Tame this Gene


LiveScience: “Genetic Difference Found in Wild vs. Tame Animals” What makes an animal wild or tame—is it only human intervention? On the contrary, a decades-long study seeks to identify a genetic basis for animals’ attitudes toward humankind.

Although the latest published result of the study appears in this month’s issue of the journal Genetics, the study itself began in 1972. Researchers in Novosibirsk, Russia, captured a large group of wild rats, then split the group at random into two lab groups. One was arbitrarily (at first) labeled “tame”; the other, “aggressive.”

It seems the researchers are assuming that tameness does have a genetic basis, in which case their logic of breeding and genetic comparisons stands up.

Over the years, the scientists have continued to breed two new generations per year in each group. In the tame group, the friendliest rats are bred together; in the aggressive group, the meanest rats are bred together, resulting in two very different rat groups. LiveScience reporter Jeanna Bryner explains how differently the rats react to humans:

Demeanor in rats is tested with the glove test, in which a human hand protected by a metal glove approaches a caged rat. The tame rats tolerate the hand and even sometimes toddle across it. Aggressive rats try to escape, scream, attack and bite the person’s hand. The rats even perform boxing moves, standing on their hind legs while sort of punching the human hand away.

To move the study forward, the researchers created a third group by breeding some of the tamest rats with some of the most aggressive; their offspring were then interbred again. The researchers then examined the genes of pairs of rats pulled from this group that were not as tame as each other. Any genes that were identical could be ruled out as causing the difference. Likewise, any two rats that were equally tame could have their differing genes ruled out. The result is identification of “sets of genes” that could be responsible for tameness.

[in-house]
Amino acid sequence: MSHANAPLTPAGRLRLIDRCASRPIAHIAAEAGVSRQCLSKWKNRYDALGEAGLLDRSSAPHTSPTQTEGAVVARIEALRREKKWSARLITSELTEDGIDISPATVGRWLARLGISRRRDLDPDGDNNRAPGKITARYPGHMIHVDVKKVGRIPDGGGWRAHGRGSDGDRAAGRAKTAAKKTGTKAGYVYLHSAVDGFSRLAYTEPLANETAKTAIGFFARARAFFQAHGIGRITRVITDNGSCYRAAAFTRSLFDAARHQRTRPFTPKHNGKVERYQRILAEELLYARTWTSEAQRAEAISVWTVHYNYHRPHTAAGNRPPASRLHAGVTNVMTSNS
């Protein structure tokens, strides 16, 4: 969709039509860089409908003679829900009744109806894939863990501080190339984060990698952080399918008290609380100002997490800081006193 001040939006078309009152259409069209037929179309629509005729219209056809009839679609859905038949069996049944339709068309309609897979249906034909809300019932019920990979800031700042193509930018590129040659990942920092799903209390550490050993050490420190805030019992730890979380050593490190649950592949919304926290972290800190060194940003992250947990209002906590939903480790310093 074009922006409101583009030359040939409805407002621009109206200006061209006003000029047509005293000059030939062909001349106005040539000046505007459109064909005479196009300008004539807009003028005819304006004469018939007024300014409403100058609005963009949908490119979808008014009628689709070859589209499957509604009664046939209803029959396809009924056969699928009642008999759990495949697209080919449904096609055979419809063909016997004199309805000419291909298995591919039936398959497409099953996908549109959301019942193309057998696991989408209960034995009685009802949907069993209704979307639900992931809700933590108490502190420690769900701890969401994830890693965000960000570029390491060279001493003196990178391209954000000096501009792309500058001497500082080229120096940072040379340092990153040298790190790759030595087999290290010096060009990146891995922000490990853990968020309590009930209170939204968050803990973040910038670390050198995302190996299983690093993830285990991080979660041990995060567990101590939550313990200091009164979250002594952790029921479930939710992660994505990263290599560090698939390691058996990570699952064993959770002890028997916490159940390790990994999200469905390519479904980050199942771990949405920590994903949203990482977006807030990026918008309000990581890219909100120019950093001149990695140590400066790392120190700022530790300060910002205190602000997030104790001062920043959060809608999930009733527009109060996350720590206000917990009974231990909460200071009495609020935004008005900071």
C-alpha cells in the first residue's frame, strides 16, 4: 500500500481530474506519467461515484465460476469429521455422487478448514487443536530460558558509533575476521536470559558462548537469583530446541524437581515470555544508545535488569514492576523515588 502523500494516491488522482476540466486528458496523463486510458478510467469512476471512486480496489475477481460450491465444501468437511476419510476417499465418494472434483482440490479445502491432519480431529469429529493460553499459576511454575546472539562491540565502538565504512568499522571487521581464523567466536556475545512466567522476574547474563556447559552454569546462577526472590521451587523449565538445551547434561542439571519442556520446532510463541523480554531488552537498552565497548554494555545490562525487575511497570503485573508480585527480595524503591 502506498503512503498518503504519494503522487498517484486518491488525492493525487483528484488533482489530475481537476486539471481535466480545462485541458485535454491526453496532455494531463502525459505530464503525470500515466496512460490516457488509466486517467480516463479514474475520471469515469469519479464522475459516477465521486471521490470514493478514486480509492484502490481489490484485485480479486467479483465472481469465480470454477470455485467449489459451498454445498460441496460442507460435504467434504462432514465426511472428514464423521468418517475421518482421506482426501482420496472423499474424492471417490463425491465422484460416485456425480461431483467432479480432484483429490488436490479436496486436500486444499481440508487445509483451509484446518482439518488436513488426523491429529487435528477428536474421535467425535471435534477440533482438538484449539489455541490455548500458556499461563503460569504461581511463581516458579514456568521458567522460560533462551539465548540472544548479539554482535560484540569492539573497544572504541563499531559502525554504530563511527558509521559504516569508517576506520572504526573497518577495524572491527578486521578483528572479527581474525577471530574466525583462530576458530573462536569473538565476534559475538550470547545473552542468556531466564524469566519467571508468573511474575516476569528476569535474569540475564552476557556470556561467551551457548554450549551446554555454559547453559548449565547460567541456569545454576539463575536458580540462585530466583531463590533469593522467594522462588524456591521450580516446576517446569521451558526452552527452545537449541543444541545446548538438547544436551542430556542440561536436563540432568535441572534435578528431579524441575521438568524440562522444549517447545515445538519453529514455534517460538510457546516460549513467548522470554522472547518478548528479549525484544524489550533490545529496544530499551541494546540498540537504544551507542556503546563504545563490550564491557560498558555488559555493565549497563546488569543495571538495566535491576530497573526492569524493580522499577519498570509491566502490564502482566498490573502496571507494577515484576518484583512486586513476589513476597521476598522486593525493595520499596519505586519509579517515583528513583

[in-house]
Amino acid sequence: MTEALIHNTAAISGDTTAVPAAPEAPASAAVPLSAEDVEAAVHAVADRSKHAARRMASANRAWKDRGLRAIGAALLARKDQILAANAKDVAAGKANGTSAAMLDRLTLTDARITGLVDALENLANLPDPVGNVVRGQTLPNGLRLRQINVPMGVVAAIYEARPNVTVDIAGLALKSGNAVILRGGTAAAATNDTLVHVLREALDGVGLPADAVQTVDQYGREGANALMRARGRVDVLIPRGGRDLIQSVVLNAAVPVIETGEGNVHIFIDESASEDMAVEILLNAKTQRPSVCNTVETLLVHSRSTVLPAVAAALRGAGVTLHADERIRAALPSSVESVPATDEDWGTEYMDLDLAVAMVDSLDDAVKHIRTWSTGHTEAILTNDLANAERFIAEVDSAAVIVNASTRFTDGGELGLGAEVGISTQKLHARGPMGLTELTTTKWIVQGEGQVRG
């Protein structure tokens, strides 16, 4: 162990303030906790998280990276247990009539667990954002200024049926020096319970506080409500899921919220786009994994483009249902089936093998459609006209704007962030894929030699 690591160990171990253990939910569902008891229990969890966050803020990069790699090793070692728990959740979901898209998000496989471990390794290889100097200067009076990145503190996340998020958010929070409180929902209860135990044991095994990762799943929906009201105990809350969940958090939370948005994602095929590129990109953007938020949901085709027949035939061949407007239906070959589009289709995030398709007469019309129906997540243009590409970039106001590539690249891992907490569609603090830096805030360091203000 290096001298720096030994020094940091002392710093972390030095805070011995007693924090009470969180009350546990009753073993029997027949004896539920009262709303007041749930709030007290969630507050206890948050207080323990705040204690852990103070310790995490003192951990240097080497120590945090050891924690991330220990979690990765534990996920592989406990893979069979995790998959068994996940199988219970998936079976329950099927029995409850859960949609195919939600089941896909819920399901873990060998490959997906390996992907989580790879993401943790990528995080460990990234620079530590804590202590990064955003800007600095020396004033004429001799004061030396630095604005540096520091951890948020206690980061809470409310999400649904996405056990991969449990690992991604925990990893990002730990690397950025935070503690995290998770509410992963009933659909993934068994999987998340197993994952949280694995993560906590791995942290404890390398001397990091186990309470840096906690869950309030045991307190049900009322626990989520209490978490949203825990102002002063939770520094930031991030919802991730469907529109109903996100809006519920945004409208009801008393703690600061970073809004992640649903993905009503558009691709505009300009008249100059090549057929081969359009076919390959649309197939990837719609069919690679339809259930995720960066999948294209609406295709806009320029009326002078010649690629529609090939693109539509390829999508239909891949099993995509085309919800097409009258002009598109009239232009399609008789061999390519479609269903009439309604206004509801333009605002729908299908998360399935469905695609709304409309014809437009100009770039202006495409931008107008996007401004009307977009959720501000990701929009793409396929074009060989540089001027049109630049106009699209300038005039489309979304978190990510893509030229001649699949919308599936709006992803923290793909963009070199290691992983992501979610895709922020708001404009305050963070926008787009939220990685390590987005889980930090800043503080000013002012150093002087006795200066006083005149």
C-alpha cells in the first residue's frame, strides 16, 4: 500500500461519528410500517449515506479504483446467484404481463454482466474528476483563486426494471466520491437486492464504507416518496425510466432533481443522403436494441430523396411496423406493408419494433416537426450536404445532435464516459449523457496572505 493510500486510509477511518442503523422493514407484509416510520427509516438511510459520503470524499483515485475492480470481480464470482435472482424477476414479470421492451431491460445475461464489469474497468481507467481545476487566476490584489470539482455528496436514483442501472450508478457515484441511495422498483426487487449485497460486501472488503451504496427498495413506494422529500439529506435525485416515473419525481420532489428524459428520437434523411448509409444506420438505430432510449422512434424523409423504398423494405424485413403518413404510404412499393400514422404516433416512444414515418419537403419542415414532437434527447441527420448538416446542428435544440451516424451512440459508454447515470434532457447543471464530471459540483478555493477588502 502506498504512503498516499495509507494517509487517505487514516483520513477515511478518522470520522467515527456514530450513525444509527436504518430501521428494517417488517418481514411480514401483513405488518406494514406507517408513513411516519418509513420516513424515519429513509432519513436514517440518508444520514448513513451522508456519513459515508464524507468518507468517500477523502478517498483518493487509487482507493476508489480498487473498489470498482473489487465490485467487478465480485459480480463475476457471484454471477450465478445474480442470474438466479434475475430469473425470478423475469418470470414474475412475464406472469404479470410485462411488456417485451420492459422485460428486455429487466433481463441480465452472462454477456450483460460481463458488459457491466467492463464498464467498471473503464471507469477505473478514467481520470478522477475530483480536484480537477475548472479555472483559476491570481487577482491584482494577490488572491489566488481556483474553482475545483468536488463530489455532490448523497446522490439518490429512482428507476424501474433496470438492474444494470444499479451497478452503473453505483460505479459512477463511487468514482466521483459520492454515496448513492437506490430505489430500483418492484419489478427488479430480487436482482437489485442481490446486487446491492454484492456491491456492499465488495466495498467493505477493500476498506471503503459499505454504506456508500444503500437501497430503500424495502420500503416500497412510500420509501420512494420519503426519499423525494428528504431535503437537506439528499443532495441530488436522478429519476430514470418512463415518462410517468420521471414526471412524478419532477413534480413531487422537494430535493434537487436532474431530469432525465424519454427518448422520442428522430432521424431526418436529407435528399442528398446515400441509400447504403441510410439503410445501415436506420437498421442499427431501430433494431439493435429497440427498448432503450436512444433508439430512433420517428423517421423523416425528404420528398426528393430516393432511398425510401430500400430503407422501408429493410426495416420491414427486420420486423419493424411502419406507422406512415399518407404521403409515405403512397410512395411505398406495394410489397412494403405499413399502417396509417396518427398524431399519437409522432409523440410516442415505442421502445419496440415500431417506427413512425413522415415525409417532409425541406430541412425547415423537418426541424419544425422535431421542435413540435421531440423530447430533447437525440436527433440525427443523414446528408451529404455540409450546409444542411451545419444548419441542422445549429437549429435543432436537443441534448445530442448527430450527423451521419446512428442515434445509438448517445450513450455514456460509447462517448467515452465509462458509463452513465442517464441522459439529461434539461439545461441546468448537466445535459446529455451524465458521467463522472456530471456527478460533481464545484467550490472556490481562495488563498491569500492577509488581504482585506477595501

“I hope our study will ultimately lead to a detailed understanding of the genetics and biology of tameness,” said Frank Albert of the Max Planck Institute for Evolutionary Anthropology. “If you think about dogs, they are such amazing animals. When you compare a dog with a wild wolf, a wolf has no interest in communicating [with] or tolerating humans. If you’re lucky a wolf in the wild wouldn’t care about you. But a dog does care and they even seek human presence. Dogs were all wolves at some point. How did they become these animals that need humans to exist?”

One caveat on the research: it seems the researchers are assuming that tameness does have a genetic basis, in which case their logic of breeding and genetic comparisons stands up. However, if tameness were due to epigenetic factors (for example, somehow connected with the interactions of a rat’s mother while the rat is in utero), then the sets of genes identified may not code for tameness at all.

But if there is a genetic basis for tameness, this would help us understand another factor that has increased biodiversity since the animals departed from the Ark. After all, as Albert points out, there is a significant discrepancy between not only the size, color, coat, etc., of dogs and wolves, but also between their respective behavior. Both may be understood through such factors as artificial and natural selection acting on inherited variations, including (possibly) tameness.

Ultimately, we know that the original animal kinds were created without the fear of man, which only came after the Flood (Genesis 9:2). That surely helped as Adam named the animals on Day 6 of Creation Week (Genesis 2:19–20)!

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